Friday, July 24, 2009

I’m allergic to wi-fi waves / New Album - Electrosensitive / City of Colwood proclaims EHS month / Commentary, Ken Rothman / Ecologist mobile phone article

I'm allergic to wi-fi waves
FOR Steve Miller a trip to his local High Street is a living hell that makes him sick, dizzy and confused.

Pubs make him feel the same and he can't use trains, airports or hotels without experiencing head-banging agony.

But Steve doesn't suffer from some strange phobia. He is allergic to wi-fi.

Wi-foe ... DJ Steve with his detector

Wi-foe ... DJ Steve with his detector

And sadly for him - and the other two per cent of the population with Electromagnetic Hypersensitivity - the number of people pumping out the wireless internet signal is on the rise.

Steve said: "I feel like an exile on my own planet. It's almost impossible to find somewhere without wi-fi nowadays.

"If I fancy a pint I have to travel three miles to the only pub in my area that doesn't have it. I can't just go to the shops because huge parts of the High Street affect me.

"If I go somewhere, I can instantly sense the wi-fi and have to leg it."

Being extra-sensitive to this "electrosmog" has made moving house a nightmare for Steve, as stray signals from neighbouring buildings could make him ill.

It has also cost the top DJ thousands of pounds in lost income.

Steve, who had a residency at huge Ibiza club Pacha before his allergy, said: "I've missed out on loads of European DJ gigs as I can't find accommodation without wi-fi. Most hotels have it, as have all the airports. I can't even catch a train because they have it."

Steve is safe in his current home, a detached house in a village near Falmouth, Cornwall, as it is isolated and has 18in-thick granite walls.

But since he and girlfriend Linda decided to move, it has been hard to find anywhere remote enough to avoid signals.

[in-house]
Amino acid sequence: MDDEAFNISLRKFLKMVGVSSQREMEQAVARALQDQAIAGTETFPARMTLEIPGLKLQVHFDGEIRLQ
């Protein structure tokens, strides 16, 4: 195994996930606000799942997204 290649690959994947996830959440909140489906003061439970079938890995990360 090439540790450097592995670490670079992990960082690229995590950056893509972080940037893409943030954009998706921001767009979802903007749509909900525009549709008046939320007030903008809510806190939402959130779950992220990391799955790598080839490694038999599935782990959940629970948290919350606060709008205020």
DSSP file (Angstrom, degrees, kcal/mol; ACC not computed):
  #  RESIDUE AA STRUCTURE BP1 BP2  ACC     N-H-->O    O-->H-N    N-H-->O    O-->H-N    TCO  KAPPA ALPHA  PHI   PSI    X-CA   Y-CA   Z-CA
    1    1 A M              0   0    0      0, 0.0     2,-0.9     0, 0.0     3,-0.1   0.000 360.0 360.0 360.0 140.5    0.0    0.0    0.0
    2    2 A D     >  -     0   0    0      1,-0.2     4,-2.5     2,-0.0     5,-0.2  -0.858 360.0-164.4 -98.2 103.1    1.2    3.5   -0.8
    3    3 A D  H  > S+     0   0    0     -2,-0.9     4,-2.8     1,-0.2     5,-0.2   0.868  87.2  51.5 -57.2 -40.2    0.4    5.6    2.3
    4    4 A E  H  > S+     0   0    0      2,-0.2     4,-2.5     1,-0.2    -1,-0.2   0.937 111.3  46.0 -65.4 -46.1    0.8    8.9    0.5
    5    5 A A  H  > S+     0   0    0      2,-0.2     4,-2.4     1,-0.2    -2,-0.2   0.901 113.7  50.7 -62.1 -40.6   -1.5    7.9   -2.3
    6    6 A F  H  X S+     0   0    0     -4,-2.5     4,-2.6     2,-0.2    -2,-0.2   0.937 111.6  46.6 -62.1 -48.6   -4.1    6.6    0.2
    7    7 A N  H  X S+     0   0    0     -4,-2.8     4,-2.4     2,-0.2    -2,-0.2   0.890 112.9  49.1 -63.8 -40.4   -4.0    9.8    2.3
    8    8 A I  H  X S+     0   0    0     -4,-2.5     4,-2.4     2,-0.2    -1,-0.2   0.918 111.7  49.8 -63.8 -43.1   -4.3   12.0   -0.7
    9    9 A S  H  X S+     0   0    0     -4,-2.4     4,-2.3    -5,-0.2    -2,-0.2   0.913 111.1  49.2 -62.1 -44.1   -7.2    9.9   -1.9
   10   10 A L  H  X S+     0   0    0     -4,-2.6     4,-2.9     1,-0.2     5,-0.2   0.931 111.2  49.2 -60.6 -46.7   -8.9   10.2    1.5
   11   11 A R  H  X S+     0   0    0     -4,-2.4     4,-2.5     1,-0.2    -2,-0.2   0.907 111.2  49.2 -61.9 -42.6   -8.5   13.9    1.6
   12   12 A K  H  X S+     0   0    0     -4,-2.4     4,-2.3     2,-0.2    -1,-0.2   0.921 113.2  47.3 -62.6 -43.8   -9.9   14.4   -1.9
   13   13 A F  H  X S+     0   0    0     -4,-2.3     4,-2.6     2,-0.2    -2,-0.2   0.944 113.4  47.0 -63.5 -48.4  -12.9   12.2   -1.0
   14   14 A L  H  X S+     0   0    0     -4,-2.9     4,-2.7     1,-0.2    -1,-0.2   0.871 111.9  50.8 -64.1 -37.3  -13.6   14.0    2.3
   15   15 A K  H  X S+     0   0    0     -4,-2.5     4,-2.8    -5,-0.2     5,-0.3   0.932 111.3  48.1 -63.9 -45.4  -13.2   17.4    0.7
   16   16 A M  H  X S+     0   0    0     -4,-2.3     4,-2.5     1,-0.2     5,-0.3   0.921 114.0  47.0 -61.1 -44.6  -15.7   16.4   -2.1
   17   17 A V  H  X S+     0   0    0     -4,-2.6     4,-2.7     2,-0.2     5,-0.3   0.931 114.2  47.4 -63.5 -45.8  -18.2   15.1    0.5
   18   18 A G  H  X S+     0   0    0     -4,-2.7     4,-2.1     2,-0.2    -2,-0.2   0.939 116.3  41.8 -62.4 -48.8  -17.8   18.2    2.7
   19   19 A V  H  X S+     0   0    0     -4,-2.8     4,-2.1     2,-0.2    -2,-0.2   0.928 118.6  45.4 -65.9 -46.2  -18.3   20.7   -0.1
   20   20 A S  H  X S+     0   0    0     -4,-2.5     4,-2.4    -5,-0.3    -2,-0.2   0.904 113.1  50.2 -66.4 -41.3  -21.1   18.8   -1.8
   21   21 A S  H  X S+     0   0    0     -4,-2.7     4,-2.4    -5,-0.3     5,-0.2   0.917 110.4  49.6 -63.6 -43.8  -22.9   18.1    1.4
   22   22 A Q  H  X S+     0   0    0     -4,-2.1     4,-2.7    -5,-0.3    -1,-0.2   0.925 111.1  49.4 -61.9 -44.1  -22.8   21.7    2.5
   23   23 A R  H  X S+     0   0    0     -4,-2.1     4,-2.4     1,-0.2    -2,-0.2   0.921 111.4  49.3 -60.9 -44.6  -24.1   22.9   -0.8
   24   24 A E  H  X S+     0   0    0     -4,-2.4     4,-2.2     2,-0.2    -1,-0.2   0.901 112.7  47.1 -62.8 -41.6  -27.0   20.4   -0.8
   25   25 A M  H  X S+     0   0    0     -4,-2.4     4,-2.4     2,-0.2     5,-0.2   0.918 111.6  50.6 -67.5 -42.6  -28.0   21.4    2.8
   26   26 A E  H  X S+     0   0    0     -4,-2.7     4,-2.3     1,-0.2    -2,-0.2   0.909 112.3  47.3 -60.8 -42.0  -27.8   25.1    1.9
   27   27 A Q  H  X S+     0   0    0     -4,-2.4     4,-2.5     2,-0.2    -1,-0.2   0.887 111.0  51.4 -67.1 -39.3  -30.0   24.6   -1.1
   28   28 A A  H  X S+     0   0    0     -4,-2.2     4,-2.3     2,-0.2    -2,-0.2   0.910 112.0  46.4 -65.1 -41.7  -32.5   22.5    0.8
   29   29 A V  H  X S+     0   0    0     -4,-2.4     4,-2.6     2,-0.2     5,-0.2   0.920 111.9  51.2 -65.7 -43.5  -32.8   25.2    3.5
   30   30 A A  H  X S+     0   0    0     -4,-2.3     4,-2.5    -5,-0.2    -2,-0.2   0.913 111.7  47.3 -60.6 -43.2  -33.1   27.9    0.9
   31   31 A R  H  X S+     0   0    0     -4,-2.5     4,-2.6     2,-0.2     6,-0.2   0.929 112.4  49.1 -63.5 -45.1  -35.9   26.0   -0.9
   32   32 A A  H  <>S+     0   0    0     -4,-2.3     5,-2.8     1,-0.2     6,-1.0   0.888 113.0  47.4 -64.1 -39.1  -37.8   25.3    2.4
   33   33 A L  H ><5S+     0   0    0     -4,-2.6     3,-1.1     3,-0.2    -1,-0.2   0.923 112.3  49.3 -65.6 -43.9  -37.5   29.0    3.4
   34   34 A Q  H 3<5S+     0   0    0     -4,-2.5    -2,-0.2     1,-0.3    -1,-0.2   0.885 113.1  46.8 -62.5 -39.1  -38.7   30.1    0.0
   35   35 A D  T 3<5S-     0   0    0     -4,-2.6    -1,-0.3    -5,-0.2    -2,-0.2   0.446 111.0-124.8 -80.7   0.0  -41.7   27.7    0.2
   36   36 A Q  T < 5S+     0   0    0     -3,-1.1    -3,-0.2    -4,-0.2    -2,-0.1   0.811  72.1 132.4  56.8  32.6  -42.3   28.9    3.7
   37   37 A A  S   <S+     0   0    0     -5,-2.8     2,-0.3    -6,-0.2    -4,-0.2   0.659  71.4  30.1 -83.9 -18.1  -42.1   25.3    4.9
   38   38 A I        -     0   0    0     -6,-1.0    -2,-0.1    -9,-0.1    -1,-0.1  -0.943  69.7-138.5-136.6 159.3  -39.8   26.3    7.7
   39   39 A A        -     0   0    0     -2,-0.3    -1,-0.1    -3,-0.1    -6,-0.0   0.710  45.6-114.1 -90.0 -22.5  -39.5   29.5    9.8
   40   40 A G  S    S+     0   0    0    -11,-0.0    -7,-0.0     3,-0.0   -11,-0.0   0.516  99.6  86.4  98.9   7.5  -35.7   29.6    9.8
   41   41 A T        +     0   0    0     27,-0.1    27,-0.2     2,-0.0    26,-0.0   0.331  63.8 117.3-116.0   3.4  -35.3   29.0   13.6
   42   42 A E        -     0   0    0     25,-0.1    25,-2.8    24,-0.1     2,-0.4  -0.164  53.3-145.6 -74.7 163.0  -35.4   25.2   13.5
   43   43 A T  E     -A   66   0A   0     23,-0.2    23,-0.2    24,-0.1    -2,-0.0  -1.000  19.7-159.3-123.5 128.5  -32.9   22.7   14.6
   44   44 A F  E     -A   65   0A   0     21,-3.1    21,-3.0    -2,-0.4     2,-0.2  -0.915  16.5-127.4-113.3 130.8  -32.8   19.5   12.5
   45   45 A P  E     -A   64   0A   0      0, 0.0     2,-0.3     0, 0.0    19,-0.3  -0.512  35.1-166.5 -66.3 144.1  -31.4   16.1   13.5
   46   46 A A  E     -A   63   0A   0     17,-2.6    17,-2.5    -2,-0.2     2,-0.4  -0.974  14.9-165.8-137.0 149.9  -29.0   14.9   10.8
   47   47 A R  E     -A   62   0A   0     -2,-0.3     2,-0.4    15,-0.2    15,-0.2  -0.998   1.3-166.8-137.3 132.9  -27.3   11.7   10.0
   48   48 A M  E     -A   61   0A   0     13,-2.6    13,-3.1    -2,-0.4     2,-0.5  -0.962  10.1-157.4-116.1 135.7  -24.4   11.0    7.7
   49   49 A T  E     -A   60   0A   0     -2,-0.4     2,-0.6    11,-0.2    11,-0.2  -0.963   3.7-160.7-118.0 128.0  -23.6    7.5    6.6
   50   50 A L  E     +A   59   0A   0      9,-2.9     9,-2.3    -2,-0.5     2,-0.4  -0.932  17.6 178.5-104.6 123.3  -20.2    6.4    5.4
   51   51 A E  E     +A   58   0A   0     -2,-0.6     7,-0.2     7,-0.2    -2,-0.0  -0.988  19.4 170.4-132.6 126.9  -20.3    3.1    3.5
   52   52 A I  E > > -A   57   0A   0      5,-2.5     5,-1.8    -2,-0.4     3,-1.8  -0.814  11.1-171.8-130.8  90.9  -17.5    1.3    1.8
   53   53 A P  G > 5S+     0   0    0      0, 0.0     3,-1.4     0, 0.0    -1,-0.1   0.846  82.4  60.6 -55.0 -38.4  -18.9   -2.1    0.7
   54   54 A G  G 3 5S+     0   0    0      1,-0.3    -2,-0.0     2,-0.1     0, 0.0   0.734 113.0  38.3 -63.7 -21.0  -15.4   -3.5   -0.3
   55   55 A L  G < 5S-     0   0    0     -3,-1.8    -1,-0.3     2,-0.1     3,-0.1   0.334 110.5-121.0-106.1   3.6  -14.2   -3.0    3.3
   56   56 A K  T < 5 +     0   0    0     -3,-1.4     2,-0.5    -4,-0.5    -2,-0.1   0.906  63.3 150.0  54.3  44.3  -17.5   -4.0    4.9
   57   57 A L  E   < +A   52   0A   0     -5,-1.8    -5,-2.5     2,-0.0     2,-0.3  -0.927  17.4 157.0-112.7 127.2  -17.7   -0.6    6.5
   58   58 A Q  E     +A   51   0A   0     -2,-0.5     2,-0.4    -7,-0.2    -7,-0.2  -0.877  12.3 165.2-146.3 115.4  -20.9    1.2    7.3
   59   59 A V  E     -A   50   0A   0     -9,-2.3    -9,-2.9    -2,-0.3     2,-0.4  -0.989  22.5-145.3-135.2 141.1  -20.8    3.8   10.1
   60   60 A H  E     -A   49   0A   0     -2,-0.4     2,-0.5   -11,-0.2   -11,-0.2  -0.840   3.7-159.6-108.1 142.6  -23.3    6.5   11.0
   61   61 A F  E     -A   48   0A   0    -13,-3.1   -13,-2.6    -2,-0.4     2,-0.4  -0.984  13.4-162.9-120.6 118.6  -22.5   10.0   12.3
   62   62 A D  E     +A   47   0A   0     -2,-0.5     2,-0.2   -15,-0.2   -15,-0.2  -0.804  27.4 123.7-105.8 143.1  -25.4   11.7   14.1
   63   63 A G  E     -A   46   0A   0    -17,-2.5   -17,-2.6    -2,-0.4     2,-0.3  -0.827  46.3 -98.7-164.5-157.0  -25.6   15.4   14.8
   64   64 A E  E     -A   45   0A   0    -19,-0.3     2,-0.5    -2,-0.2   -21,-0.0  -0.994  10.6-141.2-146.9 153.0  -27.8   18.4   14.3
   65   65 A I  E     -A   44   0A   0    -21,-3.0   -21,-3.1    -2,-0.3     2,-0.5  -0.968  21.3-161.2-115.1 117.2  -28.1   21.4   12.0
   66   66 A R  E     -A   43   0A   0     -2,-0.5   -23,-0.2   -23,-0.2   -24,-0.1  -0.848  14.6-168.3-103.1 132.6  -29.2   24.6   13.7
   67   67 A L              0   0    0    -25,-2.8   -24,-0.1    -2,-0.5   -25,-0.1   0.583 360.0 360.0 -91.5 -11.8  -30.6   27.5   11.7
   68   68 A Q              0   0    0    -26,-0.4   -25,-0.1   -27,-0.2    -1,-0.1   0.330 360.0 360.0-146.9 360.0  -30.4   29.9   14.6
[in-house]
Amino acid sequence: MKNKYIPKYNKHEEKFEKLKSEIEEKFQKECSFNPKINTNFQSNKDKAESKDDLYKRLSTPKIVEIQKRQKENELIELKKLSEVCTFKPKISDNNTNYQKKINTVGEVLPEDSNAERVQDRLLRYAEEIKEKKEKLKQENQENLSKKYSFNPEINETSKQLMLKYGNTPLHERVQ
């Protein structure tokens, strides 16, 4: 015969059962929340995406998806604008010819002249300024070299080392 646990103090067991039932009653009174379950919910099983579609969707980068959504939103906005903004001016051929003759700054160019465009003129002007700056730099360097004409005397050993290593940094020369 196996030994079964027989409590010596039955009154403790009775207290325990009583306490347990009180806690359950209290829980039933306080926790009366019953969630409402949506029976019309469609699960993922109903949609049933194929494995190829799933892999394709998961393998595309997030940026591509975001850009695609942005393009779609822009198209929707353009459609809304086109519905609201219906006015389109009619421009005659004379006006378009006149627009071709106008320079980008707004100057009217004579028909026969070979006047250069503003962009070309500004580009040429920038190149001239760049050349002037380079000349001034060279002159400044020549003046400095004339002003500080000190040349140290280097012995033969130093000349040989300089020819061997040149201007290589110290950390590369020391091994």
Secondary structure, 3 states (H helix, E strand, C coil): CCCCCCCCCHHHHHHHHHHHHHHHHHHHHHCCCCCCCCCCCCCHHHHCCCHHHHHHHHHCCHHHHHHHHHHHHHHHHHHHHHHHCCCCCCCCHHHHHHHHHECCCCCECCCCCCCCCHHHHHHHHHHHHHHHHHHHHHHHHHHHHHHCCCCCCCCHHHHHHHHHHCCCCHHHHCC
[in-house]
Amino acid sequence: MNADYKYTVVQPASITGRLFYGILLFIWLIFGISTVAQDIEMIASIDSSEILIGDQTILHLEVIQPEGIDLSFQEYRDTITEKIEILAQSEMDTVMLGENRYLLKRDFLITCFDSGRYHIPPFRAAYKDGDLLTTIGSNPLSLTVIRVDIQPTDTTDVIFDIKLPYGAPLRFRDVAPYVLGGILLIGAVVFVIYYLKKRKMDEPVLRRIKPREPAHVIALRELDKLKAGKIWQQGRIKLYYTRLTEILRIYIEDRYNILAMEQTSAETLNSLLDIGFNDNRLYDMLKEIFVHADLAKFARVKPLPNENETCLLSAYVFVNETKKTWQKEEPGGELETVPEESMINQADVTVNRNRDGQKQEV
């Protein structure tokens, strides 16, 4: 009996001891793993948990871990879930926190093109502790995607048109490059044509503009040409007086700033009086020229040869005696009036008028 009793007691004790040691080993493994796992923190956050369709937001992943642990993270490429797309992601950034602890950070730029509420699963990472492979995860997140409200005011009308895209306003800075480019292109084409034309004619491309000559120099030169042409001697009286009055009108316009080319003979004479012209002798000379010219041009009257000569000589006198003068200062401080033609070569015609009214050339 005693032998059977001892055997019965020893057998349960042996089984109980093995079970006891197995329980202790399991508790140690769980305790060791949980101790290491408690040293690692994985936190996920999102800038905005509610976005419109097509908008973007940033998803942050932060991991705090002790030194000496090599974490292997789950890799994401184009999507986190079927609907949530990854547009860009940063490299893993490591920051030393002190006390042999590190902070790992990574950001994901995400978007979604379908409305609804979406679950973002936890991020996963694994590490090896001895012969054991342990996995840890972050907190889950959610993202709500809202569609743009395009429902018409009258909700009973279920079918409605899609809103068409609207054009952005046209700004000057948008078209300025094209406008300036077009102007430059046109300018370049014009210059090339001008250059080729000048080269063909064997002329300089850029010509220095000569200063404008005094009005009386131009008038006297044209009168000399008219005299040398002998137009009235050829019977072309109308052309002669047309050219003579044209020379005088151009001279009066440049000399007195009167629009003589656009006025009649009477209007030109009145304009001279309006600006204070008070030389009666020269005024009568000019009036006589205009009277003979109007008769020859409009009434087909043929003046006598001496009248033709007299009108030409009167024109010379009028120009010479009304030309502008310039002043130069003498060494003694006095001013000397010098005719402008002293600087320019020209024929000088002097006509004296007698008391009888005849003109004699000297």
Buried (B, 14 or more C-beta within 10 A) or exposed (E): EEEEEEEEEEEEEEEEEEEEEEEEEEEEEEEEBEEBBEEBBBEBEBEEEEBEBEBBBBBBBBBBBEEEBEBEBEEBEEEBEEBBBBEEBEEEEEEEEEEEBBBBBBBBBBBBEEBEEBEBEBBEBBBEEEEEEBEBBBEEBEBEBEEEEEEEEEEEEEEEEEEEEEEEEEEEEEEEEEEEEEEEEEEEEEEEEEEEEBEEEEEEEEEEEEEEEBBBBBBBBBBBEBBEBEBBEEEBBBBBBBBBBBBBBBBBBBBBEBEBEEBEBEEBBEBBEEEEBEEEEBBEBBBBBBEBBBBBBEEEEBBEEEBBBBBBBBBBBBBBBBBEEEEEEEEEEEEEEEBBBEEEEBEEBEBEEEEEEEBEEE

Steve said: "I can't live within 50 yards of anyone. I wouldn't be able to stand it feeling ill in my own house.

"There's no medication you can take."

Steve - better known to clubbing fans as Afterlife - now carries a wi-fi detector with him wherever he goes so he can avoid problem areas.

Steve only realised he suffered from the condition two years ago after turning up at a mate's studio that had recently installed wi-fi.

He and his pal were both feeling ill with headaches and dizziness and struggling to concentrate so they turned off the machine to see if they felt better... and they did.

Steve said: "Some of my friends, or members of their family, are equally affected by wi-fi but are only just starting to notice as its use spreads.


"Even now there's very little education about it."

There is no hard evidence that wi-fi is dangerous to your health.

But just three months ago teachers called for it to be banned in schools over health fears, and for a Government investigation into the biological and thermal effects.

A couple of years ago the German government even urged people to avoid wi-fi in favour of "conventional wired connections". Steve believes the issue needs looking into and that many people are suffering from his condition without realising.

He added: "I certainly believe most of the headaches people get at work are caused by it.

"I've spoken to friends who work in offices who have ended up living on painkillers because of their daily headaches. They tried turning off their transmitters and found their headaches stopped.

"There's a lot of anecdotal evidence that the radiation has made people feel ratty and tired, caused disrupted sleep, rows and even the break-up of relationships.

"I'd advise people to turn off their wi-fi at home and see if it changes the way they feel. They just might get a surprise."

  • HAVE you experienced wi-fi sickness? Share your views with other readers below.

    Steve's new Afterlife album, Electrosensitive, is out now on Defected Records.

  • ---------------------------------------------

    New Album - Electrosensitive


    Steve Miller aka 'Afterlife' is without doubt one of world's most renowned DJs and producers of electronic chill-out. Working from Ibiza and Cornwall he has established himself as a true leader in his musical genre and a man that specialises in spacey, beautiful music that takes you somewhere special. With a knack for consistently evolving as an artist, and with a CV that boasts countless successful releases and impressive collaborations, it was time for Steve to tell us about his new record, his admiration for THAT party island and what life is like when Wi-Fi makes you physically ill...

    If you were to ask people – What's Steve Miller's sound? What do you think they would say?

    It's hard for me to speculate on what people might say. What people have said in the past have been things like warm, blissful, lush, melancholic, uplifting and soulful.

    Tell us about your new album 'Electrosensitive'. What can the fans expect?